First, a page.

Graham, Benjamin. The Intelligent Investor — Revised Edition. Harper Business 2006 (first published 1949; in this form 1973; new commentary by Jason Zweig 2003). 6/13.
This is one of the financial self-help classics, feted by Warren Buffet and many others as the kindly dropping of pearls of one of the most successful investors of the 20th century. Graham is a contrarian in a way, and so suits my almost completely substance-vacant investment philosophy. I actually read about 30% of this book because most of it is much more technical and hands-on than I’m capable of encompassing, and a lot of the detail is out of date.
But many of its fundamental ideas appeal to me. First, you can’t predict the future. Next, where the financial world is concerned the future is unlikely to resemble the past. And finally, the best investment strategy is a sophisticated version of “buy low, sell high.”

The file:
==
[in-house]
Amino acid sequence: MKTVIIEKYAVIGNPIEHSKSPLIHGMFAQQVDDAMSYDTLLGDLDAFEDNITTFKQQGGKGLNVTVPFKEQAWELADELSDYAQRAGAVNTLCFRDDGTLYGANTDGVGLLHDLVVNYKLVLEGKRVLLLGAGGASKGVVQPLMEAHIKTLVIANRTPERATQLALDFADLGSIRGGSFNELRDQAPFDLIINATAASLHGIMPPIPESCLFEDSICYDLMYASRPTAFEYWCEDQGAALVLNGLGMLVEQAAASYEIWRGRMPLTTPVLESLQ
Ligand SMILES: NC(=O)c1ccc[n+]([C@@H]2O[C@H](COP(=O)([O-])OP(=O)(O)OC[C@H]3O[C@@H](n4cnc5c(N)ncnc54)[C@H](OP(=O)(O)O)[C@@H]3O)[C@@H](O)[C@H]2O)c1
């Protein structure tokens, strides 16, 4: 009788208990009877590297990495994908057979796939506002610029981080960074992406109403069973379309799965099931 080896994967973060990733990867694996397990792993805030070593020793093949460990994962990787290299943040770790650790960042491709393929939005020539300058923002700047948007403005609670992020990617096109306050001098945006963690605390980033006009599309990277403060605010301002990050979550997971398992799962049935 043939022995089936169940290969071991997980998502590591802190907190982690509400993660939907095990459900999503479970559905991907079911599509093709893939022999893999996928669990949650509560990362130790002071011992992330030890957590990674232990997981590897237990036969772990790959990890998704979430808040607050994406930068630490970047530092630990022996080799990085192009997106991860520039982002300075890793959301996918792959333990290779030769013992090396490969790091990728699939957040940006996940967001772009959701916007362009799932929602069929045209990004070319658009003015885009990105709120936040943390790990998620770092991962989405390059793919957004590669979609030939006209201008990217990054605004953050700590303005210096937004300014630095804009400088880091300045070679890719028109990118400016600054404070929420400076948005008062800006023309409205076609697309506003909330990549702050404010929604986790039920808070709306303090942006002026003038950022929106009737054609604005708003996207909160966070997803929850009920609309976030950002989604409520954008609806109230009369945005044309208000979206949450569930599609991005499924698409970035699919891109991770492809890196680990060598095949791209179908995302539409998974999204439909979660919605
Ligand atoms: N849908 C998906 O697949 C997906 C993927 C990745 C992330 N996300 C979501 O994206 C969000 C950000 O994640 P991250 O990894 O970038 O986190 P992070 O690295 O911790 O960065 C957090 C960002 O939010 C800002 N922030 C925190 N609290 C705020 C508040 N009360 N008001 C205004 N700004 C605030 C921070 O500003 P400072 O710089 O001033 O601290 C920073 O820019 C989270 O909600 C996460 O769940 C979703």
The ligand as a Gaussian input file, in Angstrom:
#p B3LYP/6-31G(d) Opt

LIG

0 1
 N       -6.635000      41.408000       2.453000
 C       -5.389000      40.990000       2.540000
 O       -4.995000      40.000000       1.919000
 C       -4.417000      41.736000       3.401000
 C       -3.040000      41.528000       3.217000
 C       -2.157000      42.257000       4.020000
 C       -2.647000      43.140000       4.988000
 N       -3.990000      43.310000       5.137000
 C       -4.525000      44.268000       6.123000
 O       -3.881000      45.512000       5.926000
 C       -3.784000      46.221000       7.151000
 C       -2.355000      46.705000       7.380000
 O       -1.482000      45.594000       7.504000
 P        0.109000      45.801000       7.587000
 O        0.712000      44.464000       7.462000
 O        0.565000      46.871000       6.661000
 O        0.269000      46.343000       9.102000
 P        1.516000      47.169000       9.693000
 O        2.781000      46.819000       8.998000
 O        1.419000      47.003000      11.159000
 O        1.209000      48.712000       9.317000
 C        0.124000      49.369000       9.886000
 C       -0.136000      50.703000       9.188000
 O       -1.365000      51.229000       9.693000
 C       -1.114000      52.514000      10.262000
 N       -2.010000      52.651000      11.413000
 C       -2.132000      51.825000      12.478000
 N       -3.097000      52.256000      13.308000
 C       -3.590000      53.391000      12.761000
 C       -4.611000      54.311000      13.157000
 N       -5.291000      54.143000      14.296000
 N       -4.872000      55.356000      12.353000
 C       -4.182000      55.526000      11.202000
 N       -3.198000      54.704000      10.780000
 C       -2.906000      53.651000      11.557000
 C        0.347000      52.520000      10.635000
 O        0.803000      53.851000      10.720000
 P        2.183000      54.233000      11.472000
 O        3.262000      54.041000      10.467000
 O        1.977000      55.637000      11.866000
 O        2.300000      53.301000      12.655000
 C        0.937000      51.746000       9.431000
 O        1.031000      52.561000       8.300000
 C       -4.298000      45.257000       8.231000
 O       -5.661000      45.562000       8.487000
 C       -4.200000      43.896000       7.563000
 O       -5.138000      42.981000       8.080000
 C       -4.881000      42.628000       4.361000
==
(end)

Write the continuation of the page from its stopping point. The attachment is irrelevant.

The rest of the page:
Nobody but a greedy fool purchases something expensive when everybody wants it, and nobody but a silly coward panics and sells when everybody else is doing the same. The opportunities this represents will never go away because human beings will always be greedy and frightened. The amount of courage and common sense required to take advantage of these opportunities is surprisingly minimal. All you need is belief that most people are out of their minds, and it follows that when everybody is grabbing as much of something as they can get their hands on, the price will go up and that’s a good time to sell and when everybody is getting rid of something as quickly as they can because it looks worthless the price will go down and that’s a good time to buy. Unless it is worthless…
Of course the book including Zweig’s commentaries is decades out of date, but the fundamental ideas are timeless.
Some how come I’m not filthy rich? Too soon old and too late smart. 8.4/5.0